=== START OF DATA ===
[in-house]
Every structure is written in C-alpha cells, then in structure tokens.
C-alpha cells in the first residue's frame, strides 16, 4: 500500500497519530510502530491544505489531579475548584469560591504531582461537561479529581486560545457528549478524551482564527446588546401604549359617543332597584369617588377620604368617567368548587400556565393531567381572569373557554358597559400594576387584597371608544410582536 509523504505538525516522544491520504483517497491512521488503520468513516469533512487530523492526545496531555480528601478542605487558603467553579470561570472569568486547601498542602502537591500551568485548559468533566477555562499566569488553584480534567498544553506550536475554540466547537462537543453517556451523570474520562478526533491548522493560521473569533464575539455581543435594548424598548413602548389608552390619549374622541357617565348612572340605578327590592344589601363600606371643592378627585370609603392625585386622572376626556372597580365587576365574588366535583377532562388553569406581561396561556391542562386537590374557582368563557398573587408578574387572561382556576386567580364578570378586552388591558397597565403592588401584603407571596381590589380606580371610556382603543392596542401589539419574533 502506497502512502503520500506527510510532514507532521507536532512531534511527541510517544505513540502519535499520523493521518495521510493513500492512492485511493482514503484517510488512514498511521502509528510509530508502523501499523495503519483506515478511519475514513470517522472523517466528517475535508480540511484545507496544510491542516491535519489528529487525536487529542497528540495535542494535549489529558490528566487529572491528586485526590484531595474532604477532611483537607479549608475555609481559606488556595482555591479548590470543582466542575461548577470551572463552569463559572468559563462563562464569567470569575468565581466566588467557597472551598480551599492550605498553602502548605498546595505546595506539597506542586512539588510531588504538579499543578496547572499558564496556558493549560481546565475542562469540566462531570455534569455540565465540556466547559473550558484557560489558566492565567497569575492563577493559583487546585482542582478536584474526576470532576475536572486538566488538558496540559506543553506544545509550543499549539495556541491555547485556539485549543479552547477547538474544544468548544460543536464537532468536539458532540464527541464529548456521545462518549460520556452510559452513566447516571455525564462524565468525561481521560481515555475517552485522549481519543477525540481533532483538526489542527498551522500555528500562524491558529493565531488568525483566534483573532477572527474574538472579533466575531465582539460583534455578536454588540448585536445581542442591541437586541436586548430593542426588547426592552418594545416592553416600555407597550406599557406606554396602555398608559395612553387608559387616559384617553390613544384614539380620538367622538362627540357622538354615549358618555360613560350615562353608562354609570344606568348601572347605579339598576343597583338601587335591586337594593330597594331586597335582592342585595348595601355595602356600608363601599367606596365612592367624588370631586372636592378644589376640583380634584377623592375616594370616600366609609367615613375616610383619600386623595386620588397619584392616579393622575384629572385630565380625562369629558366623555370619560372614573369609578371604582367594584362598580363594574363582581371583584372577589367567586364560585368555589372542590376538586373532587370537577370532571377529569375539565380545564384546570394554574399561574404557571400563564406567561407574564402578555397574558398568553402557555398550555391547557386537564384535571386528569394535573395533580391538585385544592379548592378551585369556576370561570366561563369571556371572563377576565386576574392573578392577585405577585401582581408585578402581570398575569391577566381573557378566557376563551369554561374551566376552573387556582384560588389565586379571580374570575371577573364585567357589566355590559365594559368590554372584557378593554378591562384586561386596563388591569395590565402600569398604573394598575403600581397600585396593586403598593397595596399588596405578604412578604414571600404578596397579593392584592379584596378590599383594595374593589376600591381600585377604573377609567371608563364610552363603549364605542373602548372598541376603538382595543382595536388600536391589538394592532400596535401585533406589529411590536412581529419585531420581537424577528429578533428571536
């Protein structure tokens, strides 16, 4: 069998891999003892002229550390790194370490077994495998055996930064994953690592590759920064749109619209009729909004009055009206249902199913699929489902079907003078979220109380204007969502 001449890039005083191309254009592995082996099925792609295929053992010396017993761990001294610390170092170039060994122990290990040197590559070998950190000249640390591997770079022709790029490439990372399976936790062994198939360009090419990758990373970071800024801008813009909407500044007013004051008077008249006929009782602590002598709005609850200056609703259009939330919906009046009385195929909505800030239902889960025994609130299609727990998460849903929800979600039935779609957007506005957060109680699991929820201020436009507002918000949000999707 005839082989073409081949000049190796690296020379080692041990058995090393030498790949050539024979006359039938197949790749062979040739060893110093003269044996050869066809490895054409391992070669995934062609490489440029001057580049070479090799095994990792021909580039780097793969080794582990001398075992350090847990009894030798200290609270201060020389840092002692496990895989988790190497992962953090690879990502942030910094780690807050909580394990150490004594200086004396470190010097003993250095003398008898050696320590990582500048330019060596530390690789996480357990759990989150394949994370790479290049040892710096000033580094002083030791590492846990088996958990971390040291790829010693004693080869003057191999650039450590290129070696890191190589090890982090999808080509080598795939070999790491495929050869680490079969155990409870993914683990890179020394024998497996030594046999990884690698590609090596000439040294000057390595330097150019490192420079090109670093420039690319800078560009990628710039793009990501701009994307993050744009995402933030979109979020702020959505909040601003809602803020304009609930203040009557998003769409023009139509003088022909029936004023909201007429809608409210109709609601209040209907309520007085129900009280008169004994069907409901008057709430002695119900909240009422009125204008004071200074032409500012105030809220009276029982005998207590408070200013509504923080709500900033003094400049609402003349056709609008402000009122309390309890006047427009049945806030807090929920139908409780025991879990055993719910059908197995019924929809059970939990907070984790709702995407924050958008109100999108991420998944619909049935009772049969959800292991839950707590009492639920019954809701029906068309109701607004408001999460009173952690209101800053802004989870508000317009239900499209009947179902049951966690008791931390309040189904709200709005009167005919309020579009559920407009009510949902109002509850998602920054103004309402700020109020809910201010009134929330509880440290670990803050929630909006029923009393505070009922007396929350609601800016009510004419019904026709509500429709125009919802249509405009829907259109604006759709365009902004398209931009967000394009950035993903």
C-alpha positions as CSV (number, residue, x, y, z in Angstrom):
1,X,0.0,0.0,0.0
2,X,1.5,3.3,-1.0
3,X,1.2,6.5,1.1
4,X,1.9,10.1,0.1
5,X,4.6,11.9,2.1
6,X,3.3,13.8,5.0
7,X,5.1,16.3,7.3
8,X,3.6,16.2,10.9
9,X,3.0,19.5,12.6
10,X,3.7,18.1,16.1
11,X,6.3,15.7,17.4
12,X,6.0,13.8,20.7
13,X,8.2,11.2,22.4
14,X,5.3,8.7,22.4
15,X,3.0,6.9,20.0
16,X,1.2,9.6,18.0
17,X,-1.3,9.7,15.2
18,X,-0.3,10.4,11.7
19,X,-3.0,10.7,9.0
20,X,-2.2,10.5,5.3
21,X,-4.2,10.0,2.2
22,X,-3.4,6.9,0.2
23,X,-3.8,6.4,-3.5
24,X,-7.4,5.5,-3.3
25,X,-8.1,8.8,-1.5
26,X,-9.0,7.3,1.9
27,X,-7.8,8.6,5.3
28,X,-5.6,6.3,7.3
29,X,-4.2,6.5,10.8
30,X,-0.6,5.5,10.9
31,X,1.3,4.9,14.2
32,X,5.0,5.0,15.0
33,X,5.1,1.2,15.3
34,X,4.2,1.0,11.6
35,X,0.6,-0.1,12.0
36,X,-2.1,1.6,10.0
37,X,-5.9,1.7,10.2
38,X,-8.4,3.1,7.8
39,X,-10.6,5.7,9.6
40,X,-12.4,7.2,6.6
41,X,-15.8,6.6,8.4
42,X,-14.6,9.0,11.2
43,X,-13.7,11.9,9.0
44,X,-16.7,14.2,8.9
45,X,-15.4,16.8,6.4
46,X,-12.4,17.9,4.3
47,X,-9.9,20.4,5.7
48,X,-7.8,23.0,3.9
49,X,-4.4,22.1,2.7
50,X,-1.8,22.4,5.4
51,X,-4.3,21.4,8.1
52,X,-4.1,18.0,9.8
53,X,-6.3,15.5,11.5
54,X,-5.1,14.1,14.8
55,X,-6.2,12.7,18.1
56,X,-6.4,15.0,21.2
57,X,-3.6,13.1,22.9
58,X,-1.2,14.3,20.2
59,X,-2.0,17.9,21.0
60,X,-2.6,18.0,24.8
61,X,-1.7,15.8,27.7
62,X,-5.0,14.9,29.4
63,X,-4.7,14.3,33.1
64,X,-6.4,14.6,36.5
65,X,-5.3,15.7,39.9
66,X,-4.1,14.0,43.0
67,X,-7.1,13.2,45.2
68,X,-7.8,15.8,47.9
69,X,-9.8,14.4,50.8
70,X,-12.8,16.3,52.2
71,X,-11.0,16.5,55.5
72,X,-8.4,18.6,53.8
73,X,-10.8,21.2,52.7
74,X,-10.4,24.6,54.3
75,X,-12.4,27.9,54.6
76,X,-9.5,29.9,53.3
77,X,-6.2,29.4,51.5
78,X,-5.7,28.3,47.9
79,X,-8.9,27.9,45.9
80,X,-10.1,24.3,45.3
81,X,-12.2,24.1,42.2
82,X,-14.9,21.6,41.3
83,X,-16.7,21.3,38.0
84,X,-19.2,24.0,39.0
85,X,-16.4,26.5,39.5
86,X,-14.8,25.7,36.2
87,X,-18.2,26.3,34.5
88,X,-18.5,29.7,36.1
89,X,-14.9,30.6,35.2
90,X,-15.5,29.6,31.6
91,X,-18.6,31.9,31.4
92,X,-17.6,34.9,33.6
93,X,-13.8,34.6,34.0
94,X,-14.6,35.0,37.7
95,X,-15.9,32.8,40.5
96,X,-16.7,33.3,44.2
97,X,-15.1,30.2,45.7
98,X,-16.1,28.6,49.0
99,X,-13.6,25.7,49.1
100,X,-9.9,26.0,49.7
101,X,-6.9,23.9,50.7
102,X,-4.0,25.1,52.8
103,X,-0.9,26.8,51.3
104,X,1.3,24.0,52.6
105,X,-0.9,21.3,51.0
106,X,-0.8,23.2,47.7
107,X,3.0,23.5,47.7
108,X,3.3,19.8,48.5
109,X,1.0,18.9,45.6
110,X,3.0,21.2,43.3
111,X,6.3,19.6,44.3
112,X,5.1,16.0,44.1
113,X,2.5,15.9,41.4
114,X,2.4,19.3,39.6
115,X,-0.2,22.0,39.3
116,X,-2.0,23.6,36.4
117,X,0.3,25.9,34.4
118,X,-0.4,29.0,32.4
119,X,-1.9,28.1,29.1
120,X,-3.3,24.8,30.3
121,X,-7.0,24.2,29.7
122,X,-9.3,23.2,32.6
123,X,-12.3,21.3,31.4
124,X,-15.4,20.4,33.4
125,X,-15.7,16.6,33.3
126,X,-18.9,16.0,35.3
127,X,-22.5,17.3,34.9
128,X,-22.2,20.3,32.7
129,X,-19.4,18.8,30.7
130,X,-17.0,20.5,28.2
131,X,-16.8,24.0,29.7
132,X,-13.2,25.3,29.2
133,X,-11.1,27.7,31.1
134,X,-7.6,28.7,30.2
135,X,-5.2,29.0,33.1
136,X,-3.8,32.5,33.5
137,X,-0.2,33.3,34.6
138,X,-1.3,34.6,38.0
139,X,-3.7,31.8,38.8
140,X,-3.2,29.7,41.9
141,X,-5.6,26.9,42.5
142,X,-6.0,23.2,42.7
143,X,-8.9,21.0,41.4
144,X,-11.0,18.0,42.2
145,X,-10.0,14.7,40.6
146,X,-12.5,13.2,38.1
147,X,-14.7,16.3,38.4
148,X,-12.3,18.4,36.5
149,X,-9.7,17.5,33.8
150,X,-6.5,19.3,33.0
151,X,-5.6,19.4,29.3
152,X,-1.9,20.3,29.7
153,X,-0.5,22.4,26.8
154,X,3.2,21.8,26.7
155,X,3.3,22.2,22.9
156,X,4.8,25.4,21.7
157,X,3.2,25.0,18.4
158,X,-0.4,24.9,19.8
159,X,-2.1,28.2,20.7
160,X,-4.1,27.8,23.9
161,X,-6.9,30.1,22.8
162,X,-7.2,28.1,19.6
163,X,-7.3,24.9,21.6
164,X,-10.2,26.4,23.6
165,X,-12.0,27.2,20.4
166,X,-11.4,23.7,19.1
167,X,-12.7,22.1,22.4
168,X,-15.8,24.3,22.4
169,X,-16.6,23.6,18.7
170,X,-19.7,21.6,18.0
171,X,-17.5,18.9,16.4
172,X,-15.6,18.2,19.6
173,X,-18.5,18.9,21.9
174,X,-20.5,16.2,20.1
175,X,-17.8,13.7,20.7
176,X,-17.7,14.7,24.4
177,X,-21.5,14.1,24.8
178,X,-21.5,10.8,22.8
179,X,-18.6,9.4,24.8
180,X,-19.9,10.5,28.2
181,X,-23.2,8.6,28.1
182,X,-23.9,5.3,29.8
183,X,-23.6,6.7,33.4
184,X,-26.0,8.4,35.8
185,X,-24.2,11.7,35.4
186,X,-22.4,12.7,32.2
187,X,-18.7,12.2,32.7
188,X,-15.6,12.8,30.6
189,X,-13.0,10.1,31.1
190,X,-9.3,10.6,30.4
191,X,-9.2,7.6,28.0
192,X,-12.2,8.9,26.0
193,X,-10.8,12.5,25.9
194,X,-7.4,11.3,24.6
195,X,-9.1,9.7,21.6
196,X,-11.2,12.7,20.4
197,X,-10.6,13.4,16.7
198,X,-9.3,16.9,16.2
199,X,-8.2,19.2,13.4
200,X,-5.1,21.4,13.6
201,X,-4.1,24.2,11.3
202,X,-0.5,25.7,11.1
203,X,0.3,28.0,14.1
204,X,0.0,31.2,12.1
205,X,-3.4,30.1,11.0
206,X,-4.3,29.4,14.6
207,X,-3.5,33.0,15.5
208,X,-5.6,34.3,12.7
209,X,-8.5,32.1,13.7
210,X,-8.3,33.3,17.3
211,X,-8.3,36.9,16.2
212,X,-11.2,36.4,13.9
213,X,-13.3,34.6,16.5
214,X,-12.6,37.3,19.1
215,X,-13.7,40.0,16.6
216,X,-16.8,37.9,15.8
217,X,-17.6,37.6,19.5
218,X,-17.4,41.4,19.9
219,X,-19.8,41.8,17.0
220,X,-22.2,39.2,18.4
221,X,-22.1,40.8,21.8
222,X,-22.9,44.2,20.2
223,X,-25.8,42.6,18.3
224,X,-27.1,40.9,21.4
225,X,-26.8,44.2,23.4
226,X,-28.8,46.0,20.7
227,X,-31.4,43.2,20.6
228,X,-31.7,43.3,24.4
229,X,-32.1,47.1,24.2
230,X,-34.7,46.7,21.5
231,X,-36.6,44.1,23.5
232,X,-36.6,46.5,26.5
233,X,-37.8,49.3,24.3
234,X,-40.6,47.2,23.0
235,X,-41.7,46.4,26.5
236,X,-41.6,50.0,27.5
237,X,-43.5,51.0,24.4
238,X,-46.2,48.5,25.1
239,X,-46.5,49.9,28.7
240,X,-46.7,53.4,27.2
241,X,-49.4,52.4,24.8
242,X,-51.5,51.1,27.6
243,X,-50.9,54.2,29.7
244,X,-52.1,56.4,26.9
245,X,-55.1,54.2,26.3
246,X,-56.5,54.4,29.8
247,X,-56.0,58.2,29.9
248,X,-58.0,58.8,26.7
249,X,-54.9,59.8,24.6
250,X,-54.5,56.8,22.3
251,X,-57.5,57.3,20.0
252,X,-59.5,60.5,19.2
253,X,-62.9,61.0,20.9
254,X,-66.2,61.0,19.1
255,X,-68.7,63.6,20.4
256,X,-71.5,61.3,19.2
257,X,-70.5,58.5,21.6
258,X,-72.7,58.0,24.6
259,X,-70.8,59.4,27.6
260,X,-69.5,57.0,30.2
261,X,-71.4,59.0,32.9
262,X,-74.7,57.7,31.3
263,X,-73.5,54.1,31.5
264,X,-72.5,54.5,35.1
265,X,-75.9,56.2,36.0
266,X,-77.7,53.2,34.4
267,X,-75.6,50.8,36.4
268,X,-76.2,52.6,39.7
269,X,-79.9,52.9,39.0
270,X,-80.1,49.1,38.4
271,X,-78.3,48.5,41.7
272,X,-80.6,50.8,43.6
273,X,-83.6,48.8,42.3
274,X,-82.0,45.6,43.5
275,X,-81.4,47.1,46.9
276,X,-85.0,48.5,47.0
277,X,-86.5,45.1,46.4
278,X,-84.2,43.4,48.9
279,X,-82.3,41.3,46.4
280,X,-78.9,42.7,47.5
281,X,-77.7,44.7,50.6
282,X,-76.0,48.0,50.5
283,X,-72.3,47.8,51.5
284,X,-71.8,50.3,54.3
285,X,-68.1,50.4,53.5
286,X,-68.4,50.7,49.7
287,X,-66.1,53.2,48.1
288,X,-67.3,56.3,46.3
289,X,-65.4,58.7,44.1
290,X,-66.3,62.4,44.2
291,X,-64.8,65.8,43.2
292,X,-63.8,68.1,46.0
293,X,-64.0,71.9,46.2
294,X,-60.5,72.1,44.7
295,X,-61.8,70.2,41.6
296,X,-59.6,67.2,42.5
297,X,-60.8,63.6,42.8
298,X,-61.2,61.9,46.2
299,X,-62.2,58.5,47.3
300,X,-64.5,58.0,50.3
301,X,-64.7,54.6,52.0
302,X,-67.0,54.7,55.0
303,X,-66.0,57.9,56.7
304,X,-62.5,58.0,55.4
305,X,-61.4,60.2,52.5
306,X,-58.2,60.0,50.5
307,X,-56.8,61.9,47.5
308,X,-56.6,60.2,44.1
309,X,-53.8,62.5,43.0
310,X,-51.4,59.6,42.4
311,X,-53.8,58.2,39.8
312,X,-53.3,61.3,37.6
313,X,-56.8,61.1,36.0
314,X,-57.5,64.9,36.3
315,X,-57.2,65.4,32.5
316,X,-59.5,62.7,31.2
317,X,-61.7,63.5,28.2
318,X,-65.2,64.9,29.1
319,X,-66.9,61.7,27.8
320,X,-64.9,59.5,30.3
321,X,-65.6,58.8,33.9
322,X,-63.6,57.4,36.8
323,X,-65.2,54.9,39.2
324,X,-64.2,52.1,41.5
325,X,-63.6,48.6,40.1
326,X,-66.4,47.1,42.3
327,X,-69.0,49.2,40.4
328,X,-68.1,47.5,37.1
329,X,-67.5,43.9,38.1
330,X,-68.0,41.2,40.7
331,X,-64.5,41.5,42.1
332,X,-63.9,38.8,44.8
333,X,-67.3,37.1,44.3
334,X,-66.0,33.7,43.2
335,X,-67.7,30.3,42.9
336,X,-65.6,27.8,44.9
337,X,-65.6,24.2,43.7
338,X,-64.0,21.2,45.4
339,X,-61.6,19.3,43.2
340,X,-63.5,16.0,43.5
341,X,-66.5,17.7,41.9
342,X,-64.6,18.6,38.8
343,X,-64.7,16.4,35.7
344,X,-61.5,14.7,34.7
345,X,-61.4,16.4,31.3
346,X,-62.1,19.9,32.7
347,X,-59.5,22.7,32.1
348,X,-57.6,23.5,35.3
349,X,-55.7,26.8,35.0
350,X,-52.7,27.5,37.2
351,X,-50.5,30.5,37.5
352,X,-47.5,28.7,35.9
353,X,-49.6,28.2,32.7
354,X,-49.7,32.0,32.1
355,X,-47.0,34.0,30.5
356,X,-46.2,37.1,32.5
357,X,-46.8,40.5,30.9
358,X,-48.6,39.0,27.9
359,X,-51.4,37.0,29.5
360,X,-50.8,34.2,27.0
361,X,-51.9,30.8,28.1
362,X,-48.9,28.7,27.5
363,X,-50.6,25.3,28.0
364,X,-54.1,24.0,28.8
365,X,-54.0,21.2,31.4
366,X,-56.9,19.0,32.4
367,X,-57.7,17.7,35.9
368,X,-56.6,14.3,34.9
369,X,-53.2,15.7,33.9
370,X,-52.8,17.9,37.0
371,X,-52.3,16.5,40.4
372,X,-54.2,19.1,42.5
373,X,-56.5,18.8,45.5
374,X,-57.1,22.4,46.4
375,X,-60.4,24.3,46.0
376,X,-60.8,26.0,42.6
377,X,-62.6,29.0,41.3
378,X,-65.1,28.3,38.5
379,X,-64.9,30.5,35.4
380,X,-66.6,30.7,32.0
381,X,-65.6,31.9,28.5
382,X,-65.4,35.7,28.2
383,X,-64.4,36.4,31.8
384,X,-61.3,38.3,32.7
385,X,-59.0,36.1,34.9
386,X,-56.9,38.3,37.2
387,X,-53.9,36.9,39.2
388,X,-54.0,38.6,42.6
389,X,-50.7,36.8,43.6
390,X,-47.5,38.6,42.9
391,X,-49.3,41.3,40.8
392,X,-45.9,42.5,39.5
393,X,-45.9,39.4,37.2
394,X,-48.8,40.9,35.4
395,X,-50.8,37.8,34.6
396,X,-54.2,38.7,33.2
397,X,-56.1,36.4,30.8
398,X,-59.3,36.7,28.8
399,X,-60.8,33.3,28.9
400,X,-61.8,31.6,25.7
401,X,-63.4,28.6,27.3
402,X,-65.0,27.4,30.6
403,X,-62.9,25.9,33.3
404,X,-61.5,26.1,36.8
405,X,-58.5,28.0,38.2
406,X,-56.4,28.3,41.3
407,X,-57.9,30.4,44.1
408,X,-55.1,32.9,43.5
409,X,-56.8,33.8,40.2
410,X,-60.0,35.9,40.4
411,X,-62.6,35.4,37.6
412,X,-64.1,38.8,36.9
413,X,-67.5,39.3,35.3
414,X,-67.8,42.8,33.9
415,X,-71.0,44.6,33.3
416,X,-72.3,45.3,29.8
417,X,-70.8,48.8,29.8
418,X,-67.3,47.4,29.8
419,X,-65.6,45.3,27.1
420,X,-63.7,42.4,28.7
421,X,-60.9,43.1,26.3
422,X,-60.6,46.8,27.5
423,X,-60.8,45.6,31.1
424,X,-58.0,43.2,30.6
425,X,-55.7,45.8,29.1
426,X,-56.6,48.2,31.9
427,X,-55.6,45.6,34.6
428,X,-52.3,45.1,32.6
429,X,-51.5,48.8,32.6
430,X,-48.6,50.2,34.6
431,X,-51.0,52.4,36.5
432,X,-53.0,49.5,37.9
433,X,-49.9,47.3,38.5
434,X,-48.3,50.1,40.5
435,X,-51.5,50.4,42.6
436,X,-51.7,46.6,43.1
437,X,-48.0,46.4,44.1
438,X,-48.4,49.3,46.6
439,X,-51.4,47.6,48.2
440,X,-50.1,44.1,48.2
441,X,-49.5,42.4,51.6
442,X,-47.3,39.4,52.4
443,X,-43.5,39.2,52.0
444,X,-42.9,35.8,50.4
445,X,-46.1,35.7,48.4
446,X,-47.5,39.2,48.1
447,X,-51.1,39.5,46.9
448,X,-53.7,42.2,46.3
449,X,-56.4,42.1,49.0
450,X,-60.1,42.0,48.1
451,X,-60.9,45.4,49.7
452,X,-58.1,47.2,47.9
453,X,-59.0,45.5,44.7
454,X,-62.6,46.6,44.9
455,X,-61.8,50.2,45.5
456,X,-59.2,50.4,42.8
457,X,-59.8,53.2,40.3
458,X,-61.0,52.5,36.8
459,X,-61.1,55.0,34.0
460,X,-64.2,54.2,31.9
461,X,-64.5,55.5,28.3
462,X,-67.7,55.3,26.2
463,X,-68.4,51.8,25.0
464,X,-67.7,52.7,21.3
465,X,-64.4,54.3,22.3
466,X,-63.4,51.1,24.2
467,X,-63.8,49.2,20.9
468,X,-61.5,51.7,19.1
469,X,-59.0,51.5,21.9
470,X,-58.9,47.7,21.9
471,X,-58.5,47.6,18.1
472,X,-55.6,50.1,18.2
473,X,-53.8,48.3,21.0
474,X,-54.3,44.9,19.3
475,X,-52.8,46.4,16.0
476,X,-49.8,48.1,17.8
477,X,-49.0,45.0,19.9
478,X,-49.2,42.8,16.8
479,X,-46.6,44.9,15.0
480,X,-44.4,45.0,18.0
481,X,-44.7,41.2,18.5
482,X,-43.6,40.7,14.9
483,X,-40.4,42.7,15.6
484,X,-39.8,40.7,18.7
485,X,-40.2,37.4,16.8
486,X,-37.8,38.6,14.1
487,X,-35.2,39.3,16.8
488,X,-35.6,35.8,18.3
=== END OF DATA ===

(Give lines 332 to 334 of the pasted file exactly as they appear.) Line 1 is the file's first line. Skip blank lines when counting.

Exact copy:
327,X,-69.0,49.2,40.4
328,X,-68.1,47.5,37.1
329,X,-67.5,43.9,38.1